Nov 4

What's in a name?

classroom activity

What's in a name?

This is one of my favourite activities for classes that don't know each other very well (and it works even with classes that do!). It takes almost no preparation and I guarantee it'll have your learners engaged and talking to each other for AGES! Vocabulary development/ Oral fluency practice/ Confidence and Rapport building... what's not to like!?
Video transcript - What's in a name?

Imagine this situation. You've got a new class and you've done all of the usual ‘getting to know you’ type of activities but you still feel you'd like them to gel together a bit more. To feel a bit more comfortable with each other. Do you want a great activity to do this? Keep watching.

I'm Jo Gakonga, I've been teaching English for over 30 years, I’m a CELTA trainer and assessor and if you enjoy this, make sure to Like and Subscribe and visit my website at ELT for lots of other great ideas.

People like talking about themselves- and hearing about each other- and a great topic for discussion is people’s names.
  • How did you get your name?
  • Does it mean anything?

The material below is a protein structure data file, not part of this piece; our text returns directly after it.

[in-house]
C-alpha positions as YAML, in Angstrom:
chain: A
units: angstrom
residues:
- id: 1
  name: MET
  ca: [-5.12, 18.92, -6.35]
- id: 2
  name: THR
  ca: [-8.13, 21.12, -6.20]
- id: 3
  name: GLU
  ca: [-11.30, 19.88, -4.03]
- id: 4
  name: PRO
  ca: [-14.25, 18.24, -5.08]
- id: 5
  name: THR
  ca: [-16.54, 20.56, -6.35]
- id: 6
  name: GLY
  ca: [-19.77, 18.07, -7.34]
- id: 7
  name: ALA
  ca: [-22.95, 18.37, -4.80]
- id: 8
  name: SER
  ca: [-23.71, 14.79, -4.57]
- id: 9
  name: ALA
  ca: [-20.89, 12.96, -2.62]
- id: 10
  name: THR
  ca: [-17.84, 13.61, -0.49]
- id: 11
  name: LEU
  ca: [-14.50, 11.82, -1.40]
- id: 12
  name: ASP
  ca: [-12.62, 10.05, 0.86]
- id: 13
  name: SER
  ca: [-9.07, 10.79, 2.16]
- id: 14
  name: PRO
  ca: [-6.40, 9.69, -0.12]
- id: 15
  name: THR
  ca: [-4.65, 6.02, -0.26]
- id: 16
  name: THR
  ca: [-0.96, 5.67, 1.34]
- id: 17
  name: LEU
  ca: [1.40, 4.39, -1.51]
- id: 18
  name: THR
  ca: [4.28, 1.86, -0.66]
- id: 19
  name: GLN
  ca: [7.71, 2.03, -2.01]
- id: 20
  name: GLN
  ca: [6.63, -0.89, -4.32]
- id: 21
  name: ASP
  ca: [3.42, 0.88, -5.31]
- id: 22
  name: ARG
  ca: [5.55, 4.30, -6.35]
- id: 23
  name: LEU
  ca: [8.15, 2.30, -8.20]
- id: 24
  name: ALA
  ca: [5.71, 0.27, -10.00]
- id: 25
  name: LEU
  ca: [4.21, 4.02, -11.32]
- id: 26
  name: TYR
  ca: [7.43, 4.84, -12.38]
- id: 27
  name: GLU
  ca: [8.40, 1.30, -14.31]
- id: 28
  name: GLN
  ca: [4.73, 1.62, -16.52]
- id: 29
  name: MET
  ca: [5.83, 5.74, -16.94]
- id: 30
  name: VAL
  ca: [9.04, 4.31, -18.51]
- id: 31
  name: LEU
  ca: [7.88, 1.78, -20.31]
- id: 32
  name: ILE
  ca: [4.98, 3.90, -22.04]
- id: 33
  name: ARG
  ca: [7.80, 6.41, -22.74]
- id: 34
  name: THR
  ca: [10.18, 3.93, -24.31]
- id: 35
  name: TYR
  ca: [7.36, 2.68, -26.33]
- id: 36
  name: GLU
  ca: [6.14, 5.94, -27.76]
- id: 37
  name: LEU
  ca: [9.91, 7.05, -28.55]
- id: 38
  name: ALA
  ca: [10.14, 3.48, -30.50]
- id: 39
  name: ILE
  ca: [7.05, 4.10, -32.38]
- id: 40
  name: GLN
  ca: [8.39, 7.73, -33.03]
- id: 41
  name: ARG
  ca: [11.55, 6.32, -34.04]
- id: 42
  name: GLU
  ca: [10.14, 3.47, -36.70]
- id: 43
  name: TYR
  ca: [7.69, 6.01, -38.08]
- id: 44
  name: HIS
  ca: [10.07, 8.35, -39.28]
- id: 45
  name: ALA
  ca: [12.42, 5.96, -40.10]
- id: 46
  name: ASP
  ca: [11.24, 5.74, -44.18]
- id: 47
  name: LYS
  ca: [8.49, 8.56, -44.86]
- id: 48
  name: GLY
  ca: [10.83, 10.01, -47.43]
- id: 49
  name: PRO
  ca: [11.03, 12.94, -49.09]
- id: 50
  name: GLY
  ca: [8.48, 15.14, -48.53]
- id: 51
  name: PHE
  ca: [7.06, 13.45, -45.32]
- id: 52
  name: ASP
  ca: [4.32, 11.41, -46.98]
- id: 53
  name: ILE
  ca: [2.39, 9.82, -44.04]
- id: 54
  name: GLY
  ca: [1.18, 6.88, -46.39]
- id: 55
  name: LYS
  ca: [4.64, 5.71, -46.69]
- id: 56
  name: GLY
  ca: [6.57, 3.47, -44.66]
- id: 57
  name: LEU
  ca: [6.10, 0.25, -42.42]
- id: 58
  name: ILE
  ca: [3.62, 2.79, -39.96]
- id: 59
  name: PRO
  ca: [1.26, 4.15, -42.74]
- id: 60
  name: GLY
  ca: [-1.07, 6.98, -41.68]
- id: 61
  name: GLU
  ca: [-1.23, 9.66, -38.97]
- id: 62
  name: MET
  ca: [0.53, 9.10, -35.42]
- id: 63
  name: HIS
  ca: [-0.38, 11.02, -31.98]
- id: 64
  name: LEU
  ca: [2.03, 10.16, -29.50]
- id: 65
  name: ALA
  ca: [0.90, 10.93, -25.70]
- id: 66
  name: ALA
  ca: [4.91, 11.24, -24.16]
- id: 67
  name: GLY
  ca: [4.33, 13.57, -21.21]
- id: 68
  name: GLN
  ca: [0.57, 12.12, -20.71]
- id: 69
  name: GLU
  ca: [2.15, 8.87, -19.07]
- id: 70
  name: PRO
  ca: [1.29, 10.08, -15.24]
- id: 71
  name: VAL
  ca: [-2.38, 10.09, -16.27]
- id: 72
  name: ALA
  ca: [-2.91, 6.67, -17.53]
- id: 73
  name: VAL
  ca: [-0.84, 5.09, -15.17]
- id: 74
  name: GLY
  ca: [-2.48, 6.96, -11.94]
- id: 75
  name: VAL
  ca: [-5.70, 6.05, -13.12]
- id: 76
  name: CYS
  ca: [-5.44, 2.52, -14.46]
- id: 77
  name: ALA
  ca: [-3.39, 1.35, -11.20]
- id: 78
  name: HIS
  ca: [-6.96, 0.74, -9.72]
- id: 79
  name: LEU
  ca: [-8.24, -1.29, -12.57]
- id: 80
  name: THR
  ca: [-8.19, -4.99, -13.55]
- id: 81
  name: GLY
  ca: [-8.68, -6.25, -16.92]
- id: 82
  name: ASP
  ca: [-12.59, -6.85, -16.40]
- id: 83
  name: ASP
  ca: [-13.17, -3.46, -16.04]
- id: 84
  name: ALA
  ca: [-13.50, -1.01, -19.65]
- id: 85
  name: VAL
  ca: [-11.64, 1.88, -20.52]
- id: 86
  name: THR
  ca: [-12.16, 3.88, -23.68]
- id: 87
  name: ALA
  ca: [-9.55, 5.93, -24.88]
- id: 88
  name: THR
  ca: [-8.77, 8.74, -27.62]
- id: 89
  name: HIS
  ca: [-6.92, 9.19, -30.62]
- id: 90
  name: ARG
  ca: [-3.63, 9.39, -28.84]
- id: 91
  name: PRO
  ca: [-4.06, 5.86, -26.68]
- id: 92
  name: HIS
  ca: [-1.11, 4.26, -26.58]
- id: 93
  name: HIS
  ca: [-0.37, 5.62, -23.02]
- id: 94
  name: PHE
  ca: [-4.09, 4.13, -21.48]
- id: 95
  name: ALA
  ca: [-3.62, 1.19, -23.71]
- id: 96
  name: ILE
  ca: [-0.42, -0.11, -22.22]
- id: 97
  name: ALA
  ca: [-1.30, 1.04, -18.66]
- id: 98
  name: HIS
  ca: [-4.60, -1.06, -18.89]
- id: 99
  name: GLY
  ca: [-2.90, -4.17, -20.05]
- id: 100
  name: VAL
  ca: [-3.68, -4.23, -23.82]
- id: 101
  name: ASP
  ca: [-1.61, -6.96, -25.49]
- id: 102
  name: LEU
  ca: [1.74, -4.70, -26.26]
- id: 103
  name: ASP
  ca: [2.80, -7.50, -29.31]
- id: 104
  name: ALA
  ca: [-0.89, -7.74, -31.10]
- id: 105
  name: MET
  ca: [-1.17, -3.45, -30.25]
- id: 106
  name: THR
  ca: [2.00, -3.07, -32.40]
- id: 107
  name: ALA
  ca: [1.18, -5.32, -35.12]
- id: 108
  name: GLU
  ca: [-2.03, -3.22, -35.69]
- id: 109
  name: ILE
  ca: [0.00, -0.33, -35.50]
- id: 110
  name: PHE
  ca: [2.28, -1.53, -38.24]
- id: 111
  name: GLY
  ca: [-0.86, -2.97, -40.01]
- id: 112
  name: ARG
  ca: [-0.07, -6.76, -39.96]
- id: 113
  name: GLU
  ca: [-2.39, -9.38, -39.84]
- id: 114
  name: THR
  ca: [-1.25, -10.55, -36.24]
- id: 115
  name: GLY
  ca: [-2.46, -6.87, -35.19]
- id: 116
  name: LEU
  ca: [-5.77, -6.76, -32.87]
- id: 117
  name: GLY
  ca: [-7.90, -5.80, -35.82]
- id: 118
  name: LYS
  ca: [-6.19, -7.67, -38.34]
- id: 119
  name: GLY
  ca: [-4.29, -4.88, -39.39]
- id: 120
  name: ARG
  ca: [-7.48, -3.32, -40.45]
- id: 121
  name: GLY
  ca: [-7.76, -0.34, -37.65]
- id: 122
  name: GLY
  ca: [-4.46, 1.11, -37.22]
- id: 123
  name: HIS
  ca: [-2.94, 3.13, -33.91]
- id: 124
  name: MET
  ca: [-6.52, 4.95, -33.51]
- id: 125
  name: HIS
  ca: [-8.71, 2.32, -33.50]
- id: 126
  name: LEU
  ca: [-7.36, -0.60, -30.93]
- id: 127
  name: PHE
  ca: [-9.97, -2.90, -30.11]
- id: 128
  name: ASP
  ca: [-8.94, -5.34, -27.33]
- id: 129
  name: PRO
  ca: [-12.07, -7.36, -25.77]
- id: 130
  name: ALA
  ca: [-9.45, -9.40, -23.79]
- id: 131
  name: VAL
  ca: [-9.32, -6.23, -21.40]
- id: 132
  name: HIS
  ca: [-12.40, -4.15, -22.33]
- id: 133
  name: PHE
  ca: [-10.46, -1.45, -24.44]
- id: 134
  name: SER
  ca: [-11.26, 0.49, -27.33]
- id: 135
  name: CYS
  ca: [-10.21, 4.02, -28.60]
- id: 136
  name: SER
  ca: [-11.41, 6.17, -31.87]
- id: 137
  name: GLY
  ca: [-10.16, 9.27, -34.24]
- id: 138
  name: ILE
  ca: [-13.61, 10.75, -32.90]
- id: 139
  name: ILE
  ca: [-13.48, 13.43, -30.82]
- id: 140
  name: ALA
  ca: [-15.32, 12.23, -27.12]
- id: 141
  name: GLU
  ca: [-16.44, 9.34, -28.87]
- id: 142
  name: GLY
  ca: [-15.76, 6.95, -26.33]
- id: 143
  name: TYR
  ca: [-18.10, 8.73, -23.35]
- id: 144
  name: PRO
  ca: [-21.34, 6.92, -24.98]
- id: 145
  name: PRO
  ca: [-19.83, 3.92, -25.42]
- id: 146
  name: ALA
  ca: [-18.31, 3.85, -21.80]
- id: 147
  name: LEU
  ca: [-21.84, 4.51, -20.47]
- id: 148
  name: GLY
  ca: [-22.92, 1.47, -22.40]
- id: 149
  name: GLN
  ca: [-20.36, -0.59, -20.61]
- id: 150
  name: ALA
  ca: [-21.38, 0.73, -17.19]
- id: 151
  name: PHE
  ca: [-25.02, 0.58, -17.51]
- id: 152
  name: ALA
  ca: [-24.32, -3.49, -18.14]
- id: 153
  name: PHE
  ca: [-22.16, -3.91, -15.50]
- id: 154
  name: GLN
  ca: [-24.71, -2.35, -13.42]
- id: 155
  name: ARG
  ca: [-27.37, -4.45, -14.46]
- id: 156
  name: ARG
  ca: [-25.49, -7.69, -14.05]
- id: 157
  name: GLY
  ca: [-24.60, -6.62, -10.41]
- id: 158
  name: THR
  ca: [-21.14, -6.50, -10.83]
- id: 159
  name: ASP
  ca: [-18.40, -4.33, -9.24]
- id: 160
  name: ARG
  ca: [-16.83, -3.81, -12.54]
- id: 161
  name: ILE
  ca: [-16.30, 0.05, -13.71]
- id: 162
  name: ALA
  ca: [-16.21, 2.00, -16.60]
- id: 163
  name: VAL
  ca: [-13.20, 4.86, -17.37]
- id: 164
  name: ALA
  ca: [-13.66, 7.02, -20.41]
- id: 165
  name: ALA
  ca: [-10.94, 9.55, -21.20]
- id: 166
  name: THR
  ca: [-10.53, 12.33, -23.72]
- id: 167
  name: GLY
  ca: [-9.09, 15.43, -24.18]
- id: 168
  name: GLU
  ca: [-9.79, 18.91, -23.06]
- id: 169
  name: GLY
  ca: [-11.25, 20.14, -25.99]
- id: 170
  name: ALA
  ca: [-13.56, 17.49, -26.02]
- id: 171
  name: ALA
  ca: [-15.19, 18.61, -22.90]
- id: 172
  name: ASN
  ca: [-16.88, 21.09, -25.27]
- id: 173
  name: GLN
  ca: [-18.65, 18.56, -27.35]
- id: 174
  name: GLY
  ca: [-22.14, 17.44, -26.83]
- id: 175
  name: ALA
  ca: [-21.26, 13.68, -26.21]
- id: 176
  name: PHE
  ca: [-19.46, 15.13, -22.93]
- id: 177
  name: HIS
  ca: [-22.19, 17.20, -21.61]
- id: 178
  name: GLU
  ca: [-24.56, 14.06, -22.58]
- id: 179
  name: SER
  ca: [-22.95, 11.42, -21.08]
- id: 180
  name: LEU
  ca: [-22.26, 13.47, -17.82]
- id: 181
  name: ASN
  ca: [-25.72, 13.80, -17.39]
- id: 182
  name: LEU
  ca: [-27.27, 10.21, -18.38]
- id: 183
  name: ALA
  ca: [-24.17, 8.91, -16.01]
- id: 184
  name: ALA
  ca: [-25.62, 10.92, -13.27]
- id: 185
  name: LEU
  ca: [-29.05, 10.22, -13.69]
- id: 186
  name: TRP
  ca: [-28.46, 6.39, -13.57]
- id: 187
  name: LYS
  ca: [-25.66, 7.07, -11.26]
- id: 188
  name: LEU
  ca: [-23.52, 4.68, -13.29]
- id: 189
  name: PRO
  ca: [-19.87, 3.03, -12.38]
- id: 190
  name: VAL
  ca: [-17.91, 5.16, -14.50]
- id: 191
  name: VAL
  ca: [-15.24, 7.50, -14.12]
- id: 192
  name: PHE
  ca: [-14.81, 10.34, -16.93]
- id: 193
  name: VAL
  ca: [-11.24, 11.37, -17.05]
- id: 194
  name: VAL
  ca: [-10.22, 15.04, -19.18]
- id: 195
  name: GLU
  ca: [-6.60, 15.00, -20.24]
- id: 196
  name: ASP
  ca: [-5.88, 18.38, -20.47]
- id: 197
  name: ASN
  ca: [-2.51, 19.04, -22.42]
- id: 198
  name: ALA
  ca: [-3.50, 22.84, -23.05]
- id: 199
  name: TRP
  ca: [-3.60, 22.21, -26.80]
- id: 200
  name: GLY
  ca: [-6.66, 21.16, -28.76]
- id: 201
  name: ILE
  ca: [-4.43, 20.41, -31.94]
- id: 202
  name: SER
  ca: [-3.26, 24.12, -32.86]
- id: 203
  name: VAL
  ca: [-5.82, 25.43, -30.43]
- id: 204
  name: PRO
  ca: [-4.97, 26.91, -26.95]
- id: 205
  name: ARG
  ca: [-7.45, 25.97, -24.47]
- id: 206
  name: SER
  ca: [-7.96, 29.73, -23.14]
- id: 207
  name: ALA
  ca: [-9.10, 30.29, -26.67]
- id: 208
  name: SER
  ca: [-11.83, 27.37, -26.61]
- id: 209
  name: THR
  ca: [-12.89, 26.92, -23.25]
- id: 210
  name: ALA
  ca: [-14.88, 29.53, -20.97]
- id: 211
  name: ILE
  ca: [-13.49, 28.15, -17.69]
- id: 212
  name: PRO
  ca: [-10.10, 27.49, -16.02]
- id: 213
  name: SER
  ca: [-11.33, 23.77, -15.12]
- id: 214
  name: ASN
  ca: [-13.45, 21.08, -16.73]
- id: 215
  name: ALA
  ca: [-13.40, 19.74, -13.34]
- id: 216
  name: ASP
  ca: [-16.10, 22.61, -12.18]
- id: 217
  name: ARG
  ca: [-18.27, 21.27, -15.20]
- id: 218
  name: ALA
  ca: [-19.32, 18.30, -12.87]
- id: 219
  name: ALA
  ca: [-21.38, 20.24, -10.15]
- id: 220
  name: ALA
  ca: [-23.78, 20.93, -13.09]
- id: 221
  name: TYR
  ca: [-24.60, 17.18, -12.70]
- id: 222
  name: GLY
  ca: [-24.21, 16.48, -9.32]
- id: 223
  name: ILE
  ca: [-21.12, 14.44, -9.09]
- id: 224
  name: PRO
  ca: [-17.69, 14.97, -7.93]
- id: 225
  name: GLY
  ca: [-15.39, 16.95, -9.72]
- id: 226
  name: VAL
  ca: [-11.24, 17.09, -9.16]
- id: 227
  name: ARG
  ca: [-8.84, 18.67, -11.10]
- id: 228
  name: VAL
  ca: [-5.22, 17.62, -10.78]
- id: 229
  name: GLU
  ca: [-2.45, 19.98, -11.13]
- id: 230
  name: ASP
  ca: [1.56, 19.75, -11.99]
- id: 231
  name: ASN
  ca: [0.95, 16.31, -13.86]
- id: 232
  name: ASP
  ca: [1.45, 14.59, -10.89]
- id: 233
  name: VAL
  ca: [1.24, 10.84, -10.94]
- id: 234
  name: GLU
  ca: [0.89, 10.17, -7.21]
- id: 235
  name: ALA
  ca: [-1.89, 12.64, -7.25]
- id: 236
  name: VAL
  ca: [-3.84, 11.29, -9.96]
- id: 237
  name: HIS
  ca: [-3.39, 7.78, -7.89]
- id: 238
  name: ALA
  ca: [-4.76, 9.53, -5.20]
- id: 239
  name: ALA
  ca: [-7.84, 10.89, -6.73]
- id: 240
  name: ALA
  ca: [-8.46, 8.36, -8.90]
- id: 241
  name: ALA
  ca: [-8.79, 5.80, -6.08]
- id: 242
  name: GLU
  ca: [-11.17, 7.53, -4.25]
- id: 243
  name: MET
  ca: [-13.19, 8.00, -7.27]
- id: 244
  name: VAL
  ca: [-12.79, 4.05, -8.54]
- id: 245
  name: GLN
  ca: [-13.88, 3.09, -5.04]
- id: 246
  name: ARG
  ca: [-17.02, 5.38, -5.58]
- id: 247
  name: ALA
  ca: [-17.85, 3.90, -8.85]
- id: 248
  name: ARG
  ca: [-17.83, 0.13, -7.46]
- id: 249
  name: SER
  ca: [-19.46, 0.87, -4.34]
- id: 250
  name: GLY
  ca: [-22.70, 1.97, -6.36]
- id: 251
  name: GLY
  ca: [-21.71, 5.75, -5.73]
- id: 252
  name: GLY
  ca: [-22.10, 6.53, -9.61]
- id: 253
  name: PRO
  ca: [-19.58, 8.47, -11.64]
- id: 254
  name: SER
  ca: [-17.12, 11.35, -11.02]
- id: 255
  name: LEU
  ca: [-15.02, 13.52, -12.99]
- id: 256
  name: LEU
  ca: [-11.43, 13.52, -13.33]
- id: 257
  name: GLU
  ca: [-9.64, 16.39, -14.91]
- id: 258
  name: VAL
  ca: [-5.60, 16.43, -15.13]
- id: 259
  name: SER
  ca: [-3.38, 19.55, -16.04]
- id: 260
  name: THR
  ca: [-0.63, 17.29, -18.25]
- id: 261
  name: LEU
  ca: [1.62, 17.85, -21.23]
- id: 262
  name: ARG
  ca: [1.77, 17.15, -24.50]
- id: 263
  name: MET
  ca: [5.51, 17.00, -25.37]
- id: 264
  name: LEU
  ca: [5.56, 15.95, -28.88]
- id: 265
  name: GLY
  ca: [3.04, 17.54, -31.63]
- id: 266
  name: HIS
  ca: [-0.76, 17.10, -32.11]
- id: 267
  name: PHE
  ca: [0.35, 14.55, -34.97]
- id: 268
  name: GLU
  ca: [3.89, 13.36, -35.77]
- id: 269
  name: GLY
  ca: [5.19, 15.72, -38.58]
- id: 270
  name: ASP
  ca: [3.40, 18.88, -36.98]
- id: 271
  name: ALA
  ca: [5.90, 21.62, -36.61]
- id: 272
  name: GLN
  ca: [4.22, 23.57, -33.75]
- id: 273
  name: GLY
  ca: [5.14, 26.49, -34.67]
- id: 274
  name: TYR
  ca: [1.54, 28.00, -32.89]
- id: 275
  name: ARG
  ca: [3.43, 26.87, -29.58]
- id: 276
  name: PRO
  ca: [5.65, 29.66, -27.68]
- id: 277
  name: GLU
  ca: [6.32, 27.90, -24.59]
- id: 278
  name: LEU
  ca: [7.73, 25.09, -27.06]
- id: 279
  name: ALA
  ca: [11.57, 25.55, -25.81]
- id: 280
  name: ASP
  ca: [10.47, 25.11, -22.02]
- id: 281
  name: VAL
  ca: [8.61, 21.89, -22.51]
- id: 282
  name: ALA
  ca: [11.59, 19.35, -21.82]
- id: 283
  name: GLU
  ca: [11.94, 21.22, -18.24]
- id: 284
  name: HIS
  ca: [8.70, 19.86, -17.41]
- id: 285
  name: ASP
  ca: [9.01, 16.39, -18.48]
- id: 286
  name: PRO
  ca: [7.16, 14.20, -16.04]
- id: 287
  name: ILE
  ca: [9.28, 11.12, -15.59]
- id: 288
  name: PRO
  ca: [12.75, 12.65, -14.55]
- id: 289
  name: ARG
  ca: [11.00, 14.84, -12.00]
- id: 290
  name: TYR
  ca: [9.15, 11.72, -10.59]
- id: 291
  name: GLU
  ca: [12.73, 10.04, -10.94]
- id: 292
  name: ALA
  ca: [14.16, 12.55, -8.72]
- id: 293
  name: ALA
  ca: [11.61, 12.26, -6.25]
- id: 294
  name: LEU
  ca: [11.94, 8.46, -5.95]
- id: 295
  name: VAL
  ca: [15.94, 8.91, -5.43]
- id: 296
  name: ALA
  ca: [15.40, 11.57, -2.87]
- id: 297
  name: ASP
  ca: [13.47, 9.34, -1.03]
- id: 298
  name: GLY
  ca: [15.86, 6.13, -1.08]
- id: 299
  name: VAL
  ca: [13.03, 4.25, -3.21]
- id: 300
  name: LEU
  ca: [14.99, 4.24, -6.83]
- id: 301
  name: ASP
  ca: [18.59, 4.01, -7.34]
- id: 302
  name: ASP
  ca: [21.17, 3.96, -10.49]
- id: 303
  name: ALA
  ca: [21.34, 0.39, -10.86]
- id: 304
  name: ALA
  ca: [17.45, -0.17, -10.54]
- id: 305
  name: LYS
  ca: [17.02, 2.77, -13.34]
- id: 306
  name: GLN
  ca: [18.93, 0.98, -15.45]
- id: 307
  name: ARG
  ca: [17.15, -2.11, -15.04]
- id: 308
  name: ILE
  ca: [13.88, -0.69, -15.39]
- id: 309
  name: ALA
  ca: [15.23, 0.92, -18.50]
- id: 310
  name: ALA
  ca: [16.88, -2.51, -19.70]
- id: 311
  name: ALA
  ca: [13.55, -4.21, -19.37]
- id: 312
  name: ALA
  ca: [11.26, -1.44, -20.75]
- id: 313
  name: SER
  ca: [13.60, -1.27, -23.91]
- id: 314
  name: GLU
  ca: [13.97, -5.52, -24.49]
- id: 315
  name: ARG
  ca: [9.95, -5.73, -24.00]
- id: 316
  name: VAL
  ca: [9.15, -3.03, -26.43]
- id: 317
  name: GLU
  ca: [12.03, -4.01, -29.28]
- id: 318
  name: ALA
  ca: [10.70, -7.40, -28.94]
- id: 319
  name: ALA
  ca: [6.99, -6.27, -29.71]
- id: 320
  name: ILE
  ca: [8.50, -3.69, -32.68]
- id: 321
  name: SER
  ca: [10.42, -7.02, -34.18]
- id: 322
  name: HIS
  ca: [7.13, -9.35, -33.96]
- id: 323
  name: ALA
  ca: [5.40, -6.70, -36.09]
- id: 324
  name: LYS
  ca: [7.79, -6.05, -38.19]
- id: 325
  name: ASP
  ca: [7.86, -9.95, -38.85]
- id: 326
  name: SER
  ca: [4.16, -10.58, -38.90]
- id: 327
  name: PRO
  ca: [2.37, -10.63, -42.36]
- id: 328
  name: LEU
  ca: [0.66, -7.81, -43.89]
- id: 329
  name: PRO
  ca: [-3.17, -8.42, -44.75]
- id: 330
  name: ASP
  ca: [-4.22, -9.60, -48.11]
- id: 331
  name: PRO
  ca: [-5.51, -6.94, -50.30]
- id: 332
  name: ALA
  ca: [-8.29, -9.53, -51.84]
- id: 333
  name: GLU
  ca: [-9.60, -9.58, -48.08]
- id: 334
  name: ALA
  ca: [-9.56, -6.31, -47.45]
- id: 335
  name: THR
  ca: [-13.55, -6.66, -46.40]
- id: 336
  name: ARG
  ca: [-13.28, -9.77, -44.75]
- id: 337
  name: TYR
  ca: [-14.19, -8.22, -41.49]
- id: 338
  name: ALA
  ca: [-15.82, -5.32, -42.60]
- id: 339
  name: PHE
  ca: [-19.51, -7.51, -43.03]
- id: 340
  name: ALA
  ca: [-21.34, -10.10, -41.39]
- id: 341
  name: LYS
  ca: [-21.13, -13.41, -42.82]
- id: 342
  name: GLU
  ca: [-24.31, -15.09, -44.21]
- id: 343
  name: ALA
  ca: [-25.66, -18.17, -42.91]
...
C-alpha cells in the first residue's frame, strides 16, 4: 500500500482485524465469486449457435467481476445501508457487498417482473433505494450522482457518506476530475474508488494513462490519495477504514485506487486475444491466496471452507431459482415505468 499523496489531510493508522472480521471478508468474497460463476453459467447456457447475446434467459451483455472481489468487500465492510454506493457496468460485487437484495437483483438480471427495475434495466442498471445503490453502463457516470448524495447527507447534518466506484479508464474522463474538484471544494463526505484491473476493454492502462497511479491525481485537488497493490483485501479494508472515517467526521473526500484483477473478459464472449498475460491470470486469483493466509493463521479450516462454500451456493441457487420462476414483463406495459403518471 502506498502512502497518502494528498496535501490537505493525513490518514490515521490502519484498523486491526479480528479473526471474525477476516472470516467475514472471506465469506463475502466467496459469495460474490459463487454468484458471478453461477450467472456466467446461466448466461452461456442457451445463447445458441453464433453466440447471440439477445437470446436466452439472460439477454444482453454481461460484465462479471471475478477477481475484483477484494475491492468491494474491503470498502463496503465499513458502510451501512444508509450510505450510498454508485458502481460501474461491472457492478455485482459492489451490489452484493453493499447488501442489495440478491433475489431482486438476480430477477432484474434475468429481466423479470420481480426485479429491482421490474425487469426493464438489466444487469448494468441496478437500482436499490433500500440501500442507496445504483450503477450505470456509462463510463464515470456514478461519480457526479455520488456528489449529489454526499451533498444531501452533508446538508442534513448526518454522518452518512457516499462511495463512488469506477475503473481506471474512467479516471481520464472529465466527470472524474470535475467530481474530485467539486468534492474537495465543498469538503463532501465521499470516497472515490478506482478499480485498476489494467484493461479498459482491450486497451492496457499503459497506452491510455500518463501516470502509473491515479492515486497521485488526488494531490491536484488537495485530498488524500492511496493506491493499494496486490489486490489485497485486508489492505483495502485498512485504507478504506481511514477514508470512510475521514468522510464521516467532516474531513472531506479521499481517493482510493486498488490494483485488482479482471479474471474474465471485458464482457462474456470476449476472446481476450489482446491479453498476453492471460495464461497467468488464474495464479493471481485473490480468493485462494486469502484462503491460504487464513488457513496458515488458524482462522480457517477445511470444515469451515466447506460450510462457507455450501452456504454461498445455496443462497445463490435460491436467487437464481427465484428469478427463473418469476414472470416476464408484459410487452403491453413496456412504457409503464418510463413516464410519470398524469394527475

• Have you got a nickname?
  • Were you called after somebody?

Write these questions up on the board and make sure that they understand ‘nickname’ and ‘to be called after somebody’. Then tell them that you're going to answer one of these questions and they have to listen to see which one it is.

Here’s a model.

My given name is Joanne. I don't have a middle name because my father hated his middle name and so he didn't want to give his children any middle names. So I’ve only got one name and the reason that I'm called Joanne is after my uncle Joe. He was actually my father's uncle, my grandfather’s brother and he was a great old man. He lived until he was in his mid 90s and although he was pretty deaf at the end he was always completely charming. He had a really interesting life and he'd got a lot of good stories so it was always nice visiting him and he was my Dad's favourite uncle which is how I ended up with the name. As I got older, I stopped being Joanne and most people just call me Jo now so I'm really happy to think that a little bit of him lives on through me, even if the spelling is a bit different..

I’ve got a whole other story about Gakonga, but I’ll save that for another time!

When you’ve given them your model to show them what to do, ask them a few questions to make sure they understood and then get them to do the same thing with a partner. You could tell them to include some of this vocabulary …

Middle name/ most people call me/ to give a child a name/ to be called after someone/ a nickname/

…and do some delayed error correction after their discussion.

I’d definitely recommend swapping partners and doing this with at least one other person. Having the chance to recycle what you said in a more correct form is a great way to practise and improve.

I hope that you and your learners enjoy this and see you next time.

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